Lookup NU author(s): Professor Daniel Nettle
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Several different associations between hand laterality and cognitive ability have been proposed. Studies reporting different conclusions vary in their procedures for defining laterality, and several of them rely on measures which are statistically problematic. Previous methods for measuring relative hand skill have not satisfactorily separated the overall level of hand skill, which is a known correlate of cognitive ability, from the asymmetry of its distribution. This paper uses a multiple regression paradigm that separates these two components. Support is found for Leask and Crow’s [Trends in Cognitive Sciences, 5 (2001) 513] proposal that average cognitive ability increases monotonically with increasing strength of laterality, regardless of its direction. The small average advantage to dextrals stems from them being more strongly lateralised than sinistrals. The paucity of strong dextrals amongst the very gifted is due to a smaller variance in cognitive ability in this group.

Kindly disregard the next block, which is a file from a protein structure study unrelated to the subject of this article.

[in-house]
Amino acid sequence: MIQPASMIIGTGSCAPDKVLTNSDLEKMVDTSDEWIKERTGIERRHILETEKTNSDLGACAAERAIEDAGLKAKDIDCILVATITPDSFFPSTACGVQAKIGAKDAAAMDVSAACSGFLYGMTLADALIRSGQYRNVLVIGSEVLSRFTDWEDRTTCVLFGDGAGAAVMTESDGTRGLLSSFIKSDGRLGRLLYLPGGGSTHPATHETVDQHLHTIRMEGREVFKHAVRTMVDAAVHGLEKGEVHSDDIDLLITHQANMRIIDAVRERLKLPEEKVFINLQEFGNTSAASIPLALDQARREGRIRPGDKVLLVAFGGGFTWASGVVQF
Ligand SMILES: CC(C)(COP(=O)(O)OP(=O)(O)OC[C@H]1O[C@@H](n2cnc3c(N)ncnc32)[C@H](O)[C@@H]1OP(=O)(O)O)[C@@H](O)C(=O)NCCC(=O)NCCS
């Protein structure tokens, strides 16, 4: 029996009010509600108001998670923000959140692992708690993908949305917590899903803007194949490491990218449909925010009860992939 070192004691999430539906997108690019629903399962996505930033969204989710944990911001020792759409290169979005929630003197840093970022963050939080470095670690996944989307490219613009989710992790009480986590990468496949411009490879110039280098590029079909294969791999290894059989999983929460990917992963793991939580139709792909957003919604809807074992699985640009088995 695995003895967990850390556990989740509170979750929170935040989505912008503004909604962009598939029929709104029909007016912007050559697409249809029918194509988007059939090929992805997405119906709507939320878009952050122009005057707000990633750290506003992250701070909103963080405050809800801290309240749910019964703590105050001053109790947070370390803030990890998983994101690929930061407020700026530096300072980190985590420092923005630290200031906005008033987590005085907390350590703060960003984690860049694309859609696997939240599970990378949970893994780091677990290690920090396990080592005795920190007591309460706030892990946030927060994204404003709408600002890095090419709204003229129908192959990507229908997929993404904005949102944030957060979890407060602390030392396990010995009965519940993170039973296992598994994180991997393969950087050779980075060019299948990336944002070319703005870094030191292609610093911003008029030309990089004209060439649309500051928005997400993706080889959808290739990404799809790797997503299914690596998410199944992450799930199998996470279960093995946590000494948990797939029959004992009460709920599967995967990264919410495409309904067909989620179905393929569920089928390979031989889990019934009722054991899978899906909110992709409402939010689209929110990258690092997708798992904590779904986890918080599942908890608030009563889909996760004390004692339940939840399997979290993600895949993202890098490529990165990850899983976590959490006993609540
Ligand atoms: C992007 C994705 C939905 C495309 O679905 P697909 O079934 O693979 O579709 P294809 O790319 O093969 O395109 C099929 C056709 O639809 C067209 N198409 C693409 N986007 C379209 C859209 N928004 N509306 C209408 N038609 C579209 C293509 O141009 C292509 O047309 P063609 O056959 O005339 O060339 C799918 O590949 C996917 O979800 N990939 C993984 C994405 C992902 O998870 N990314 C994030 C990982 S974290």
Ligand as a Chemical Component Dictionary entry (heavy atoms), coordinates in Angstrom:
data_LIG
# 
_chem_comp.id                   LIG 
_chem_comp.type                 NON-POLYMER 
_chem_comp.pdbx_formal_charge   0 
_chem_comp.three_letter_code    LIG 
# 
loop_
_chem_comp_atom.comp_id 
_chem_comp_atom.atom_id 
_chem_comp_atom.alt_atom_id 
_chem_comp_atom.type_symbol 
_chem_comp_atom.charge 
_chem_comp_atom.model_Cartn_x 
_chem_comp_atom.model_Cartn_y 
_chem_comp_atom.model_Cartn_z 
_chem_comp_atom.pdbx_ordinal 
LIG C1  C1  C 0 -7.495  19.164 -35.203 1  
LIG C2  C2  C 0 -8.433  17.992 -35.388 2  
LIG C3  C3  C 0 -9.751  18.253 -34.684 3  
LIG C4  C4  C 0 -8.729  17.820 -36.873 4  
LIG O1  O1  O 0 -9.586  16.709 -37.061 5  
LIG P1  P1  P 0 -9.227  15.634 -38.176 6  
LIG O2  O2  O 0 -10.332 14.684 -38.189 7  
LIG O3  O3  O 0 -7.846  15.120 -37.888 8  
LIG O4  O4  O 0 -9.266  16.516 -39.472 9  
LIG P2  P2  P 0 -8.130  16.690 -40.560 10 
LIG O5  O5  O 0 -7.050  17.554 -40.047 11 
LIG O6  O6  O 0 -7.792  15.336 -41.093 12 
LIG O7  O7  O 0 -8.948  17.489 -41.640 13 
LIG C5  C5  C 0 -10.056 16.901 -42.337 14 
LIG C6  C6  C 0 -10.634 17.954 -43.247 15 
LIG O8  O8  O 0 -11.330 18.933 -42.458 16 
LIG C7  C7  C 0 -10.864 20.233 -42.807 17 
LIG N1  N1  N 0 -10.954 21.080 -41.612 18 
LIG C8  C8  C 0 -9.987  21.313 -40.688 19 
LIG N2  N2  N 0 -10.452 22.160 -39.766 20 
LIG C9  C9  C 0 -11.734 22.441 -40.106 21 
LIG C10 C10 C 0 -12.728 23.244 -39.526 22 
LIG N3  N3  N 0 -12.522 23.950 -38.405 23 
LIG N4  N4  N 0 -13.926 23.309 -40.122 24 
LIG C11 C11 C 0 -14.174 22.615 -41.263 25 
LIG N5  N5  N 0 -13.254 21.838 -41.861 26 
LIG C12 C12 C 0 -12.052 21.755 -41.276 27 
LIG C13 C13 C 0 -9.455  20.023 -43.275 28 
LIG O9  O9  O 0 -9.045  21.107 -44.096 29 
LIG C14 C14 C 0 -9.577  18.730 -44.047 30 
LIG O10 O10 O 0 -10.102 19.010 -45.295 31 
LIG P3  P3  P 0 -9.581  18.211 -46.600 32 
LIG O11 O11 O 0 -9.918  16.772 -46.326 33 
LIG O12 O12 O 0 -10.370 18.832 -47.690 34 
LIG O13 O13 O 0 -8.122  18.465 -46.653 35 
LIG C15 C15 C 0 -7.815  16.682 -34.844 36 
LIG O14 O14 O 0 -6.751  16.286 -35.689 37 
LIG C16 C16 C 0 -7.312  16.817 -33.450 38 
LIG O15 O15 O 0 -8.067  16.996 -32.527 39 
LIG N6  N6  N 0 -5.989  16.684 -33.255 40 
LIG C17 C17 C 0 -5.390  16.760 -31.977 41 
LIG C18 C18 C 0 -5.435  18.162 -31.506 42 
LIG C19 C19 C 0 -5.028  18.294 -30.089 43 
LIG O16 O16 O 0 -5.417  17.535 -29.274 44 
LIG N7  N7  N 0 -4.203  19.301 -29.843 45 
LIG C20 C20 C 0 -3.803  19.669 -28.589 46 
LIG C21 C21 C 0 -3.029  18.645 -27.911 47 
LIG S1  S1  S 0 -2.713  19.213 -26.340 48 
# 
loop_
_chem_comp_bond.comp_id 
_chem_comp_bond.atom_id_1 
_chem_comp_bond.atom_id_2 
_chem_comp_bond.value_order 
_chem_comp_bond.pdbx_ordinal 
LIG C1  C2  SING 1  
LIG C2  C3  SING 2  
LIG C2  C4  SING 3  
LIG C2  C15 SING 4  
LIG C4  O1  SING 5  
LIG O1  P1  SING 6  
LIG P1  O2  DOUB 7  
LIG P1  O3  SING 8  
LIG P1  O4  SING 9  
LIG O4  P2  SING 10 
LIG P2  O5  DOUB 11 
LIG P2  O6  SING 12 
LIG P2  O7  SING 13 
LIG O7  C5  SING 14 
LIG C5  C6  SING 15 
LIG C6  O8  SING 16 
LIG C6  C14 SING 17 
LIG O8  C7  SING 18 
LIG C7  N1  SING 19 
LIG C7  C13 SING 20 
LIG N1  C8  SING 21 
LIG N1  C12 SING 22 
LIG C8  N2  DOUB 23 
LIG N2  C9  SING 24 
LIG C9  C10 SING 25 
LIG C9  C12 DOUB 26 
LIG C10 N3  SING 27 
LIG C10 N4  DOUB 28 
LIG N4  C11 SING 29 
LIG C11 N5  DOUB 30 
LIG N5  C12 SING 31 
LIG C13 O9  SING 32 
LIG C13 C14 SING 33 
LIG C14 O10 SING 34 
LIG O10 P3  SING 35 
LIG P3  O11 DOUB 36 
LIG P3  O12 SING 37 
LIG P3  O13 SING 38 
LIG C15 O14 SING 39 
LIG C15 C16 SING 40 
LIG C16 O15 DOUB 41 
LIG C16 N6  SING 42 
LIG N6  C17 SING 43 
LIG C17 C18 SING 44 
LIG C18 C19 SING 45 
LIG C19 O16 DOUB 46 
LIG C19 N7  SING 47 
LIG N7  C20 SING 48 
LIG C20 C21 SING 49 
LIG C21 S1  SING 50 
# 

Author(s): Nettle D
Publication type: Article
Publication status: Published
Journal: Brain and Cognition
ISSN (print): 0278-2626
ISSN (electronic): 1090-2147
Publisher: Academic Press
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